“I don’t know how we can go from the [Trump] protests last night … to protesting red cups,” said Steph K., 28, of Los Angeles. We have a national identity crisis, she said, and “this is what we’re talking about?”

Starbucks told Grist that it is “committed to reducing the impact of waste generated in our stores,” and that its cups are recyclable in some places, like Seattle, already.

[…]

Oregon’s Largest Media Company Is Hiring A Freelance Marijuana Reviewer

If you live in Oregon, then you should be familiar with The Oregonian and OregonLive.Com. They combine to be the largest media outlet in the entire state of Oregon. For a long time activists considered the media company to be unfavorable to all things marijuana, but that has changed a lot recently. As proof, consider […]

The Mystery of the Solar System’s Weirdest Moon, Explained

The first and only space probe ever to visit the planet Uranus timed its encounter very badly from a public-relations perspective. Voyager 2 zipped past the Solar System’s seventh planet on Jan. 24, 1986; four days later, the shuttle Challenger exploded in flames. And suddenly, far-off Uranus and its retinue of moons didn’t seem so important any more. Yet the images Voyager took during that overshadowed encounter have continued to intrigue planetary scientists ever since—and that’s especially true when it comes to Miranda, one of the planet’s five main moons. Its surface, U.S. Geological Survey astrogeologist Laurence Soderblom told TIME shortly after the encounter, “is a bizarre hybrid,” while NASA describes Miranda as having “one of the strangest and most varied landscapes among extraterrestrial bodies.” Perhaps the strangest features of all are Miranda’s three visible “coronae”—relatively crater-free regions marked by ridges and valleys and slapped onto the surface “like mismatched patches on a moth-eaten coat,” in NASA’s words. But now, nearly three decades after they were found, Miranda’s coronae may have an explanation at last. Writing in the journal Geology, Brown University planetary scientists Noah Hammond and Amy Barr argue that these odd scraps of terrain come from ancient hotspots in the moon’s 100-mile-thick crust of ice. “Despite being incredible cold,” says Hammond, ” there’s a lot of geologic activity on this moon.” Geology on the frigid moons of the outer Solar System itself isn’t such big news these days. Scientists have spotted volcanoes on Jupiter’s moon Io, ice geysers on Saturn’s moon Enceladus, lakes on Titan, plate tectonics on Europa and more. But to have geology, you need some source of heat, and there just doesn’t seem to be one for Miranda, which is deep-frozen to about -350°F. There’s no heat source now, anyway. But Miranda’s orbit is unusually tilted with respect to Uranus’ equator—its “inclination,” as astronomers call it, is about ten times greater than that of the planet’s other major moons. One way that could have come about is if Miranda’s orbit was originally very eccentric, or elongated. That would brought it into close encounters with other moons, which could have relocated into a tilted orbit. If Miranda’s orbit really was elongated, the moon would have been squeezed and stretched by the tidal effect of Uranus’ gravity, and, just like a rubber ball squeezed in your hand, it would have heated up a bit. And that rising heat would have made the ice itself flow very, very slowly upward—a process physicists call convection. Hammond and Barr created a computer model of that flow, and sure enough, he says, “we were able to show that if shell is convecting, it naturally produces four upwellings.” Since it’s just a model, it can’t simulate the actual moon precisely, but it’s definitely in the ballpark of what Voyager saw. Each upwelling of ice would have tried to spread as it reached the surface, and crinkled, accordion-fashion, into the ridges and valleys that characterize the coronae. The fact that these regions are relatively crater-free fits right in: new ice flowing out from the interior would have to sit on the surface for a long time to match the cratering of the surrounding areas. The coronae can’t be more than a few hundred million years old—peanuts compared with the rest of the surface, which dates back billions of years, and consistent, Hammond says, with the fact that Miranda probably gained its tilt and lost its heat generation about that long ago. It all hangs together—but since it’s based on a handful of images taken nearly 29 years ago that only show Miranda’s southern hemisphere, it may be hard to be proved definitively. Planetary scientists have a far richer set of observations for the moons of Jupiter and Saturn, where the Galileo and Cassini probes respectively stuck around snapping photos for years rather than flying by (and Cassini is still going strong). Unfortunately, while scientists are contemplating return missions to Jupiter and Saturn, nobody’s got plans to revisit Uranus. Which leaves Hammond and Barr’s theory of where the coronae came from in the “convincing but not definitive” realm. Hammond is absolutely definitive about one thing, however. “Miranda,” he says, “is a really cool moon.” […]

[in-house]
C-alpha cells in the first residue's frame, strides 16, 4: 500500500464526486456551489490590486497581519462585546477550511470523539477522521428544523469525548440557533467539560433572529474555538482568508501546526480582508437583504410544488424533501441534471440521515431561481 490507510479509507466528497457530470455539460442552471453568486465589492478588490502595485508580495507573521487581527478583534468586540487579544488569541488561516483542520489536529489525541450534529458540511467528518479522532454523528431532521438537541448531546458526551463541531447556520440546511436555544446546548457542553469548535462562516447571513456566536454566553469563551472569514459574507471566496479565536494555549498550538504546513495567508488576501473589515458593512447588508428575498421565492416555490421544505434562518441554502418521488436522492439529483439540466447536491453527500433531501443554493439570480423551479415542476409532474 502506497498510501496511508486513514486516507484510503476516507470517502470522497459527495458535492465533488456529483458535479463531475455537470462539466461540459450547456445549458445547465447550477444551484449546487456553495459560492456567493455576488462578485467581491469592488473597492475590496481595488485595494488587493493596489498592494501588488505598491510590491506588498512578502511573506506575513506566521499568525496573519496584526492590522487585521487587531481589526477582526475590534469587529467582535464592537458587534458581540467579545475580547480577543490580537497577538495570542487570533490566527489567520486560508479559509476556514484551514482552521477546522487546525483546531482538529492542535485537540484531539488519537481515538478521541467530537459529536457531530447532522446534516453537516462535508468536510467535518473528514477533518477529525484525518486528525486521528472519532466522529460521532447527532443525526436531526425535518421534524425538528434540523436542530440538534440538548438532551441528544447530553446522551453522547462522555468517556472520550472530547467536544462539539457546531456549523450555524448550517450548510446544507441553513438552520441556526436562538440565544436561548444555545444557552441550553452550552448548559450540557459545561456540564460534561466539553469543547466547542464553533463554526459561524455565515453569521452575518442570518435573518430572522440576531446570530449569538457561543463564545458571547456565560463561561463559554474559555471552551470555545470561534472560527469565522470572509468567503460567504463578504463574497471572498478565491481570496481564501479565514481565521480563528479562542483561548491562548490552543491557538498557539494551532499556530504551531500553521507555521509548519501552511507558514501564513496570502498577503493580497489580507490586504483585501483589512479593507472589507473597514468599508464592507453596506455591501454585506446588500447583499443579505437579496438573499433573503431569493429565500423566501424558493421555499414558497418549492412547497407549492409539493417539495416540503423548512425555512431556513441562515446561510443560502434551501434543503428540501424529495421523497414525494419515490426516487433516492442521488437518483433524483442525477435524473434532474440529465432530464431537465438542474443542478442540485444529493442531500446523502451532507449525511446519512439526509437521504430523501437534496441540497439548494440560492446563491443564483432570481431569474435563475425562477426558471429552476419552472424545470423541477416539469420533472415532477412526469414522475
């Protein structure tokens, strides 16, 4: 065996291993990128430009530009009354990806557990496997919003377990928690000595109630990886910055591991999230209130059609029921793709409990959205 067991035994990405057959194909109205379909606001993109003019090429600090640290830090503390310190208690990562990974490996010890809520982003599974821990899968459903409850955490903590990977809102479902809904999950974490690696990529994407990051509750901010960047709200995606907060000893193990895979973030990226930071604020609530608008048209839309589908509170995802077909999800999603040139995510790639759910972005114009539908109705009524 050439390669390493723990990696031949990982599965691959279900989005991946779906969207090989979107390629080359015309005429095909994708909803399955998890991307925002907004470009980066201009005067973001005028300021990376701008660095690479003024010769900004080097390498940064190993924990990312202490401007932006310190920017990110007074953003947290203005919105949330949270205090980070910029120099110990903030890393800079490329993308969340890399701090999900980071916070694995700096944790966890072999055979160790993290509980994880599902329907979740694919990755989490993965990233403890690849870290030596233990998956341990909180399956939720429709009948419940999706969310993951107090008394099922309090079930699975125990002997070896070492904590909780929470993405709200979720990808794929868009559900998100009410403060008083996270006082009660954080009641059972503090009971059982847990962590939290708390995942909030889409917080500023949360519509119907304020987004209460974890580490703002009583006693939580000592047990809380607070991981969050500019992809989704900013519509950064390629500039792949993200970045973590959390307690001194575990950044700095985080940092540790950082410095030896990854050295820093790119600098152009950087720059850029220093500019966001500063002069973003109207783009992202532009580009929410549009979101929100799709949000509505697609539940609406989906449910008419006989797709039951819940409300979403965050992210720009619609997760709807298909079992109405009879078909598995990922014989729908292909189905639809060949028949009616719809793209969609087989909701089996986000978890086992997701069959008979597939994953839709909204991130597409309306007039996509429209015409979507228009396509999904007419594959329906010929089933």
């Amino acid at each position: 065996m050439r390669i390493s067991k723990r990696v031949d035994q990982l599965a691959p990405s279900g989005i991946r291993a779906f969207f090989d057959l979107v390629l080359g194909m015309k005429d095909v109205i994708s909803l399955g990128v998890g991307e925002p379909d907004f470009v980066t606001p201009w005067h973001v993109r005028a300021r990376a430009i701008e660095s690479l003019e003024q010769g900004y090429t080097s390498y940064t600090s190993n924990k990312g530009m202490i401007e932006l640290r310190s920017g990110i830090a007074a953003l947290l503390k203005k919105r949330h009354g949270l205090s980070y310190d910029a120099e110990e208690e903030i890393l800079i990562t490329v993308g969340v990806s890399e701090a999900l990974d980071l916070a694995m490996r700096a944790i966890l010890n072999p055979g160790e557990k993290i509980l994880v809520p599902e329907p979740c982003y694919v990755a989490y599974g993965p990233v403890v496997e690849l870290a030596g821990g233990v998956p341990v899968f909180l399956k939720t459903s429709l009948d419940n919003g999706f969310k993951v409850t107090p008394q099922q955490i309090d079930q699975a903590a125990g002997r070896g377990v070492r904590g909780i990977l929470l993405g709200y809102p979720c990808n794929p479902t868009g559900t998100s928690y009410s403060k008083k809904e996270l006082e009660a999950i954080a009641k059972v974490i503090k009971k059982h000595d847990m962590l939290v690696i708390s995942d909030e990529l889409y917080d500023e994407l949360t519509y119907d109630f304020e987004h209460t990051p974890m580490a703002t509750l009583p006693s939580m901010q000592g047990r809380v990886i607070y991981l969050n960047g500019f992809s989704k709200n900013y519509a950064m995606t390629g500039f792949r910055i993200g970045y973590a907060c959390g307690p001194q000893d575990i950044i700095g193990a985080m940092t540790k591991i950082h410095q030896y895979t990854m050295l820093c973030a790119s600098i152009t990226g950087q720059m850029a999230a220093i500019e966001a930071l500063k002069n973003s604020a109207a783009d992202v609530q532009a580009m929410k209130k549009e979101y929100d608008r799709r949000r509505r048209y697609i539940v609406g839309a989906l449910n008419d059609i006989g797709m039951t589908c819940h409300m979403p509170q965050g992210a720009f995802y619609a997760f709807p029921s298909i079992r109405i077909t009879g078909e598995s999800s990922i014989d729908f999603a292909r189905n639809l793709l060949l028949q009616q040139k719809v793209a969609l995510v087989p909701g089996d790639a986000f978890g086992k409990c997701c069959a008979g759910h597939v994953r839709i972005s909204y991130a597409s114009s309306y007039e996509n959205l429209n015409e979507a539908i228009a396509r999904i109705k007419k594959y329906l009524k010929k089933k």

Tom Zeller Jr.: Energy Wars And Energy Revolutions: Michael Levi’s ‘The Power Surge’

Describing the contentious and often contradictory battle over energy policy in the United States, Allen L. Hammond, writing for The New York Times, noted: The contention is not just over specific elements of technology. The two sides differ over whether energy salvation lies in conservation or expanded production; in renewable or depletable energy resources; and in small-scale, decentralized energy sources or in large, centralized systems. If you’ve spent any amount of time staking out a position of your own on the nagging energy debates that have so polarized the nation of late — hydraulic fracturing, or fracking; nuclear power; renewables; shale oil; tar sands; coal — you’d be forgiven for thinking Hammond’s observation was a recent one. It was, in fact, published more than 35 years ago, and it is one of the many precious nuggets of insight unearthed by Michael A. Levi in his new book, The Power Surge: Energy, Opportunity, and the Battle for America’s Future. “Energy needs to be tackled more on its own merits,” Levi says, “and less as a way of sending signals about ideological positions.” Levi, a senior fellow for energy and environment at the Council on Foreign Relations and one of the country’s most pragmatic energy experts, combines a researcher’s analytical detachment with a journalist’s flair for on-the-ground storytelling to take ordinary readers into the impassioned and often ideologically warped debate over how best to keep the nation — and the world — industrious, comfortable, mobile and well lighted. It’s a place where politics, economics and technological derring-do collide to produce what are often unexpected — and perhaps even unwelcome — outcomes, and where discussions of American energy policy in particular long ago became stylized stand-ins for larger political and philosophical disagreements. Today, Levi explains, rapid and revolutionary changes in the nation’s energy portfolio are once again afoot: • Vast new stores of previously inaccessible or economically prohibitive oil and gas are positioning the U.S […]